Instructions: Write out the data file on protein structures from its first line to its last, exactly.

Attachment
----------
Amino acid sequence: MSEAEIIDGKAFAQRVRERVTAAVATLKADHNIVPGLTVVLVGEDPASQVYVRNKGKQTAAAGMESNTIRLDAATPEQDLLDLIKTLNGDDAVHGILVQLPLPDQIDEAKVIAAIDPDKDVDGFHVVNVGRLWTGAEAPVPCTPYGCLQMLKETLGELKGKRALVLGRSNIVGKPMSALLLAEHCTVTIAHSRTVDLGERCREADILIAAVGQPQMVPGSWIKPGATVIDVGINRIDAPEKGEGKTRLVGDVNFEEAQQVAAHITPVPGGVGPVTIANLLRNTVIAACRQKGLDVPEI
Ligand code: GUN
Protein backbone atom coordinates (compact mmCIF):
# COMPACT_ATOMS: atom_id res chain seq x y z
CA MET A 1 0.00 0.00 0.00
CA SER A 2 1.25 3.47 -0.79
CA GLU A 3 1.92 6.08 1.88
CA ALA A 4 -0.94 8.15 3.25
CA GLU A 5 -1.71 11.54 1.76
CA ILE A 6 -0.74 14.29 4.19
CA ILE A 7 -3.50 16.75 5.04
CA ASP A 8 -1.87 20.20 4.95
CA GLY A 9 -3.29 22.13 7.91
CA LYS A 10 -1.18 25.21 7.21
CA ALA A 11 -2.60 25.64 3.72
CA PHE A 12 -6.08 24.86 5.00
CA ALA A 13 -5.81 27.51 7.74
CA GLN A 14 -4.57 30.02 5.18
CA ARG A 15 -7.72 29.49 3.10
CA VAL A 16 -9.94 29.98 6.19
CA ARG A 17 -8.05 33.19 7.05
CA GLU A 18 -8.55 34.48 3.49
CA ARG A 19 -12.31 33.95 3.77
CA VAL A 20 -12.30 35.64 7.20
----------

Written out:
Amino acid sequence: MSEAEIIDGKAFAQRVRERVTAAVATLKADHNIVPGLTVVLVGEDPASQVYVRNKGKQTAAAGMESNTIRLDAATPEQDLLDLIKTLNGDDAVHGILVQLPLPDQIDEAKVIAAIDPDKDVDGFHVVNVGRLWTGAEAPVPCTPYGCLQMLKETLGELKGKRALVLGRSNIVGKPMSALLLAEHCTVTIAHSRTVDLGERCREADILIAAVGQPQMVPGSWIKPGATVIDVGINRIDAPEKGEGKTRLVGDVNFEEAQQVAAHITPVPGGVGPVTIANLLRNTVIAACRQKGLDVPEI
Ligand code: GUN
Protein backbone atom coordinates (compact mmCIF):
# COMPACT_ATOMS: atom_id res chain seq x y z
CA MET A 1 0.00 0.00 0.00
CA SER A 2 1.25 3.47 -0.79
CA GLU A 3 1.92 6.08 1.88
CA ALA A 4 -0.94 8.15 3.25
CA GLU A 5 -1.71 11.54 1.76
CA ILE A 6 -0.74 14.29 4.19
CA ILE A 7 -3.50 16.75 5.04
CA ASP A 8 -1.87 20.20 4.95
CA GLY A 9 -3.29 22.13 7.91
CA LYS A 10 -1.18 25.21 7.21
CA ALA A 11 -2.60 25.64 3.72
CA PHE A 12 -6.08 24.86 5.00
CA ALA A 13 -5.81 27.51 7.74
CA GLN A 14 -4.57 30.02 5.18
CA ARG A 15 -7.72 29.49 3.10
CA VAL A 16 -9.94 29.98 6.19
CA ARG A 17 -8.05 33.19 7.05
CA GLU A 18 -8.55 34.48 3.49
CA ARG A 19 -12.31 33.95 3.77
CA VAL A 20 -12.30 35.64 7.20